During a lull in the fighting, Lieutenant Bill Monroe
and I decided to go back across the Rhine and visit the city of
I had never before seen such utter devastation! Our bombers had shredded the enormous city of
On a rare occasion of luxury, I was taking a nice hot bath in a long German tub, when German artillery shells began falling outside. Realizing the iron tub provided superb protection around me, I thought, “To hell with them!” and continued soaking--much as we stopped dashing to the basement after our first few weeks under fire, thinking a shell either had our name on it or it didn’t.
About this time, Sergeant Sisk, one of my finest sergeants, was killed. Always at the front in the thick of things, he was riding with explosives in a jeep along a road cleared of mines when an undetected mine exploded under him. His destroyed jeep remained beside the road and haunted me daily until we moved on. We lost another fine soldier, Technician Fourth Class Roger V. Vouga, when a stone wall collapsed on him, crushing him to death as he was clearing a road somewhere north of Honnef. About half the deaths of my company occurred in accidents like this. Our engineers worked in an intensely dangerous environment, even when out of range of the enemy!
On 20 March our 311th Infantry reached the
Major General J. Lawton Collins, the VII Corps
commander, told his 237th Engineer Combat Battalion he would reward them with a
beer party if they built a treadway bridge over the Rhine near
As Army Chief
of Staff General George Marshall stated in his Biennial Report about the
Remagen bridgehead: “The prompt seizure and exploitation of the crossing
demonstrated American initiative and adaptability at its best... The bridgehead provided a serious threat to
the heart of
On 23 March, the British Second and American Ninth
Armies crossed the Rhine north of the Ruhr to begin the final battle for
We are not allowed to quote selected excerpts from newspapers, so if we send anything, we must send the whole newspaper. As our only source of written news, the “Stars and Stripes” is devoured by all of us. It is truly a soldier’s newspaper--even to its occasional coarseness. We get thirty copies for our 170 men, who really complain when our copies don’t arrive.
As we advance, we often come across our own propaganda leaflets dropped or shelled over to the enemy. These leaflets dwell mainly on war news and on providing free passes for deserters into our lines. The Jerry’s are using a lot of these passes now.
As announced in the news, we have captured the “Seven
Hills” famous in ancient legends as the home of the Seven Dwarfs. One of these hills called Drachenfels
contained the lair of the great dragon that Roland slew. Shortly after this feat, Roland fell in love
with a maiden nearby, but he had to go off to war before he could marry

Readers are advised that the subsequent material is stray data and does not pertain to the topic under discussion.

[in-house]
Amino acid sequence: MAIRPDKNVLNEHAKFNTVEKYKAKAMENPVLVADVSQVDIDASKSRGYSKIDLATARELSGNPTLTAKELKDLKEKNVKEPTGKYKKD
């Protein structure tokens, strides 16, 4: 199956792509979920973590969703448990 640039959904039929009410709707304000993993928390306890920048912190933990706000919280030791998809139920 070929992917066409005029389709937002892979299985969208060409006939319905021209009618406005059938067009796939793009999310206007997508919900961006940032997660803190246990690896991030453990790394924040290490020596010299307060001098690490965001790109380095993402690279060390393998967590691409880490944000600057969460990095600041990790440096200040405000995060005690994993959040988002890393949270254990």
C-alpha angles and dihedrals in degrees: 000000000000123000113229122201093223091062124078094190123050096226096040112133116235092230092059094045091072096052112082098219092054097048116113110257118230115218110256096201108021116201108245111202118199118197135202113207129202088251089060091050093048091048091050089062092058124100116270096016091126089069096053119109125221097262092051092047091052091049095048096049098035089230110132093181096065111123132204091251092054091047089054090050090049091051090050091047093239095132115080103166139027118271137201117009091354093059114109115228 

her. Waiting in vain for his return, she
finally consoled herself by becoming a nun in a convent on an island in the
Just below is a nightclub overlooking the Rhine and atop
an adjoining hill is Petersberg, the best hotel in
One poignant scene I’ll never forget seeing was of a wounded German soldier alongside a country road with his head cradled in the arms of a weeping fraulein holding him tenderly and sorrowfully. Such a classic portrayal of the misery of war! This touched me deeply, even though I hated the Germans with a passion-- they were killing my soldiers for Hitler!
My jeep driver, Technician Fifth Class John W. Crouse,
and I were stealthily checking a demolished autobahn bridge where it had
Up near the
We are now in a truly beautiful country with rolling hills and pretty little glades. The valleys have soft green floors bordered by steep slopes of trees, wandering like ribbons deep into the countryside. Spring is here. The trees are budding, with the willows already covered with leaves and all sorts of flowers popping out. The fruit trees are ablaze with blossoms.
I have just returned from another three days at the rest
That night we went to the Allied Officers Club and its large dance hall seating about two hundred couples--all sorts of officers with young ladies bearing proper invitation cards. We had a good time listening to the orchestra and eyeing the local talent. Occasionally we’d approach a beauty of interest and ask the conventional, “Voulez-vous m’accordez cette dance?” Some were good dancers and some quite dull. After dancing a couple of times with a cute gal that looked like a doll, I invited her and her girlfriend to our table. We had quite a time mixing up our French and English speech. She was quite a coquette!
The next day we returned to
The next day, we met Nardine at the Catholic church and attended mass in French, which I hardly understood. Nevertheless I was able to be in church on this Easter morn and pay my own respects. Afterwards I tried to buy her an Easter egg, but found that while they observe the Easter bunny, they know nothing about Easter eggs. We left her with “Bon jours” just before noon when we were due to catch the truck back here. Alas, the trucks never came, so we had to stay another night. Off we went to Nardine's, but she could not find the chaperone required until the day of marriage. Once again, we’d bumped up against their customs! After a sociable chat, we left and called on my buddy’s friend, Francine. Yes, she could find a chaperone, so the evening was cast. We called at 1930 and spent a pleasant evening with Francine and her family and a girl companion for me. They could speak English rather well, so we spent the evening talking about the war, listening to records (mostly American), and singing songs while the father played the piano. He is Commissioner of the Prefecture--some big shot it seems. We left at midnight, ending our pass. (5 Apr 45)